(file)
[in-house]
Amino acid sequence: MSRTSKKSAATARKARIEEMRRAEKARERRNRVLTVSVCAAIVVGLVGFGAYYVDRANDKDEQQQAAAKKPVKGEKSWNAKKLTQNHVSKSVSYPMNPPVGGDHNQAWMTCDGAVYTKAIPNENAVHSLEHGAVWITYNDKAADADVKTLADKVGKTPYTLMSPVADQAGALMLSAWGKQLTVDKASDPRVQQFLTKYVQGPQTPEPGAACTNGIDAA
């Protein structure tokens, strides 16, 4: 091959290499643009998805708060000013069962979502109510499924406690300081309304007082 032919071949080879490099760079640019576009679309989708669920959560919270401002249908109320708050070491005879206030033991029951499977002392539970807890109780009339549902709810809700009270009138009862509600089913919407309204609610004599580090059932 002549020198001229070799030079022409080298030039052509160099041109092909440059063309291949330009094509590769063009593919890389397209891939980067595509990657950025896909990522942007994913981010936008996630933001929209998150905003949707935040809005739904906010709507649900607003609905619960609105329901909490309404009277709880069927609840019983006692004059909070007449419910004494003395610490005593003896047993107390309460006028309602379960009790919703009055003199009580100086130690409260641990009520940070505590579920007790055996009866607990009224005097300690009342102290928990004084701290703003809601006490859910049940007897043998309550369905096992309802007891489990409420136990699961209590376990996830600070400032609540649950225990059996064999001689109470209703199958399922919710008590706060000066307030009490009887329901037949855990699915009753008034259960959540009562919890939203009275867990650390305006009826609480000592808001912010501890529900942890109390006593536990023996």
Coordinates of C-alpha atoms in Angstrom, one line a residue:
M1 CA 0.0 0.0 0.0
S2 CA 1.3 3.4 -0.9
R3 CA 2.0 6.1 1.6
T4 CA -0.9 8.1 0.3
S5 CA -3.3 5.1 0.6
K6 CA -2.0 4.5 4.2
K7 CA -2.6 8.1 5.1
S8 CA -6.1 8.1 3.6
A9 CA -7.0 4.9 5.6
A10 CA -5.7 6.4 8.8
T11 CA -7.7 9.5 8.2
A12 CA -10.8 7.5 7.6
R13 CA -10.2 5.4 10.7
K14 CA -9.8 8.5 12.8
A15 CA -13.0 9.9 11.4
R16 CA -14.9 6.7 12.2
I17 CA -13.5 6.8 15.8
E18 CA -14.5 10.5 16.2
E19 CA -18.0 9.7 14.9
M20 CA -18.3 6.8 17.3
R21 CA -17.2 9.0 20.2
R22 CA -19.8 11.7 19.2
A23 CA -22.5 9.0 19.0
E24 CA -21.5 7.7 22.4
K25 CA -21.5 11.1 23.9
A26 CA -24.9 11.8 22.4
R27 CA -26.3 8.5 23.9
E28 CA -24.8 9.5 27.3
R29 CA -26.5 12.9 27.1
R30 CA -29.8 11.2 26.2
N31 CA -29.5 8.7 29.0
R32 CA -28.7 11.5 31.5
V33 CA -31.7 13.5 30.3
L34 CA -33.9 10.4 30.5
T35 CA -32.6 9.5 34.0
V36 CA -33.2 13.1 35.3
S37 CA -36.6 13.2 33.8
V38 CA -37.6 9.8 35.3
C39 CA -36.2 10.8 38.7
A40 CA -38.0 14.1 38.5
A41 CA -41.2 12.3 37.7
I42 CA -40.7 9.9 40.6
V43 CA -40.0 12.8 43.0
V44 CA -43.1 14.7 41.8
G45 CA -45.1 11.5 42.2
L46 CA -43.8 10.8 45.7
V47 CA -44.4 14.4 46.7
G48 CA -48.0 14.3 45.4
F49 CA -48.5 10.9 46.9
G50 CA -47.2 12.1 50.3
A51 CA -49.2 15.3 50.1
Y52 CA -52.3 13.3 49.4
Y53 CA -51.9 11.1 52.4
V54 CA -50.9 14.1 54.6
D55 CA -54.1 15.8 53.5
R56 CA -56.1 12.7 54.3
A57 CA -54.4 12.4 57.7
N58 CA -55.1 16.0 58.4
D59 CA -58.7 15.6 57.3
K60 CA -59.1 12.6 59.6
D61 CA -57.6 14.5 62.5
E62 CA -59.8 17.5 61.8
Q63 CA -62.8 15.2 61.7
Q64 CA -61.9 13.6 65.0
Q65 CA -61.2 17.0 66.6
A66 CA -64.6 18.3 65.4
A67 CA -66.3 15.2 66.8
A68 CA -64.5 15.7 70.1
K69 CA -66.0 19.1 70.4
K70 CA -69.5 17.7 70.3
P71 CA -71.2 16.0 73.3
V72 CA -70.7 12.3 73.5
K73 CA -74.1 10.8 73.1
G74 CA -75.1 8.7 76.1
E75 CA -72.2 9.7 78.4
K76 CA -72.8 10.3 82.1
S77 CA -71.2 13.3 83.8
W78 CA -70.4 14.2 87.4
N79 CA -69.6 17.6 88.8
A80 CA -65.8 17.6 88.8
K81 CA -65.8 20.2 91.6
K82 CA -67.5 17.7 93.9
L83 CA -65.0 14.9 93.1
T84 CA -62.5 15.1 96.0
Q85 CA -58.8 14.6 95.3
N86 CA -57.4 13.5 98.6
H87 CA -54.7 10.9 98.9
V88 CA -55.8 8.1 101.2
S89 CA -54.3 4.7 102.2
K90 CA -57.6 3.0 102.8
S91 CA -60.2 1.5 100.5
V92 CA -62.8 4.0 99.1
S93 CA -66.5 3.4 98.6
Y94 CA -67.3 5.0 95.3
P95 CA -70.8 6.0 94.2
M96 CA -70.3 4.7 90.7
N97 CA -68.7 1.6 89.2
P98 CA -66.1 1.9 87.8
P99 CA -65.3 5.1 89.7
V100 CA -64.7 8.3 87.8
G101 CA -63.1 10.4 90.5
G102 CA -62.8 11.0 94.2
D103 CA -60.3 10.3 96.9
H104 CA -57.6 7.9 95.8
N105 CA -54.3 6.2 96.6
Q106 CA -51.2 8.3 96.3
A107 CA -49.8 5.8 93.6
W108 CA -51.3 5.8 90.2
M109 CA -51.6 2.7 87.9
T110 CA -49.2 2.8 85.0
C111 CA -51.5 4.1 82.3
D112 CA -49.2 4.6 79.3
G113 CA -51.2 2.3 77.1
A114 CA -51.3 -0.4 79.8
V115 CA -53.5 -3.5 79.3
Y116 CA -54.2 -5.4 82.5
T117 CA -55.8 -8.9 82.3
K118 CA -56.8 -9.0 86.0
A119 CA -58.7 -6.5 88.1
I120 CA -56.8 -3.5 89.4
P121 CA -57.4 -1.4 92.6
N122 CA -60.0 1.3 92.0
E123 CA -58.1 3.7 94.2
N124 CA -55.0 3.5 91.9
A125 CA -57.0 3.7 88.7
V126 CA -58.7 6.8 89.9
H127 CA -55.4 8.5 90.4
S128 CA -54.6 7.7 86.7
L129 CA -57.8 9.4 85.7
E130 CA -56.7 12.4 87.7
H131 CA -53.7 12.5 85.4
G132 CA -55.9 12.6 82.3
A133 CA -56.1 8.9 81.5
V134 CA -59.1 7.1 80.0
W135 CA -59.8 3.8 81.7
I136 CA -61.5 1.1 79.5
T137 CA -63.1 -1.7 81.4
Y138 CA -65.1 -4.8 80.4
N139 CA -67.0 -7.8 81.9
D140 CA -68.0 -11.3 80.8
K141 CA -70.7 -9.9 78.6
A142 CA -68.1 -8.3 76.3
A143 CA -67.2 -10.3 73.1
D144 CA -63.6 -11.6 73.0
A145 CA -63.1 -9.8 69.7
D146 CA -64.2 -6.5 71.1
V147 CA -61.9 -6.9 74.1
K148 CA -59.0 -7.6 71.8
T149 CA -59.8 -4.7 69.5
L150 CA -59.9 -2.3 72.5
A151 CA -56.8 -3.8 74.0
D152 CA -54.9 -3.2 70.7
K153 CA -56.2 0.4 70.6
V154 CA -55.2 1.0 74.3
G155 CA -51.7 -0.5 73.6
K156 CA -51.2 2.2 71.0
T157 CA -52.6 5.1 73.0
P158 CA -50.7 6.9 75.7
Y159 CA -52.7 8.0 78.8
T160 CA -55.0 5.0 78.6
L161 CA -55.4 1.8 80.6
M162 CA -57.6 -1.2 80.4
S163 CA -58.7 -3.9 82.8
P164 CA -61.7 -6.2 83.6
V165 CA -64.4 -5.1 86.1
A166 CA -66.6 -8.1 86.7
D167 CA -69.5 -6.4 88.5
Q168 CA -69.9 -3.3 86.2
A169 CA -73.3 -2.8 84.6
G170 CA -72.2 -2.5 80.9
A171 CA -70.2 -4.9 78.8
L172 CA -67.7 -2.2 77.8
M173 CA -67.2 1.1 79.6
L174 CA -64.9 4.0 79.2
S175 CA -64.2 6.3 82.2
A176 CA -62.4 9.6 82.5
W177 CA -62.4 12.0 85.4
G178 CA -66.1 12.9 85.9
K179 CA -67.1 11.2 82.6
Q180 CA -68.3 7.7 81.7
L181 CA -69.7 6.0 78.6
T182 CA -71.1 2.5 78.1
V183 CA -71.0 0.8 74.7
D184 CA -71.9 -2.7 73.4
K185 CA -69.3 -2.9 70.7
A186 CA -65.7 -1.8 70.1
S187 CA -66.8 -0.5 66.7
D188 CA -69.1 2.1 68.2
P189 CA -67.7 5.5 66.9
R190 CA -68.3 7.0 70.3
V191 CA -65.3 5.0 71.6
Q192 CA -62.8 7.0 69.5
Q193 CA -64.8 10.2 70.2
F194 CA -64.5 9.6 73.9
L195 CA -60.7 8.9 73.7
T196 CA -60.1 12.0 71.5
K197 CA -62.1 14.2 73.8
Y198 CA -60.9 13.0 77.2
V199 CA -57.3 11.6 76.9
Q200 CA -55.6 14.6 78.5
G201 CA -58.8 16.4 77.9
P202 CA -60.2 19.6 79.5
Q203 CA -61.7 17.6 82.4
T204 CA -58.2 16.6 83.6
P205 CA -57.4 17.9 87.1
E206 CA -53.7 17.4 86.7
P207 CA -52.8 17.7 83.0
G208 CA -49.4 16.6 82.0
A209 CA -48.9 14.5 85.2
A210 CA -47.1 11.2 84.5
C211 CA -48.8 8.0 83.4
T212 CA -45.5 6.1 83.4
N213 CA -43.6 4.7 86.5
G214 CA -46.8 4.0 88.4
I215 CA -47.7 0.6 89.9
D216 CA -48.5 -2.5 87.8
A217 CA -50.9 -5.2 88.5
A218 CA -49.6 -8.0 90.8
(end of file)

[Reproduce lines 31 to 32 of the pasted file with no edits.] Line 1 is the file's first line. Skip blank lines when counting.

R27 CA -26.3 8.5 23.9
E28 CA -24.8 9.5 27.3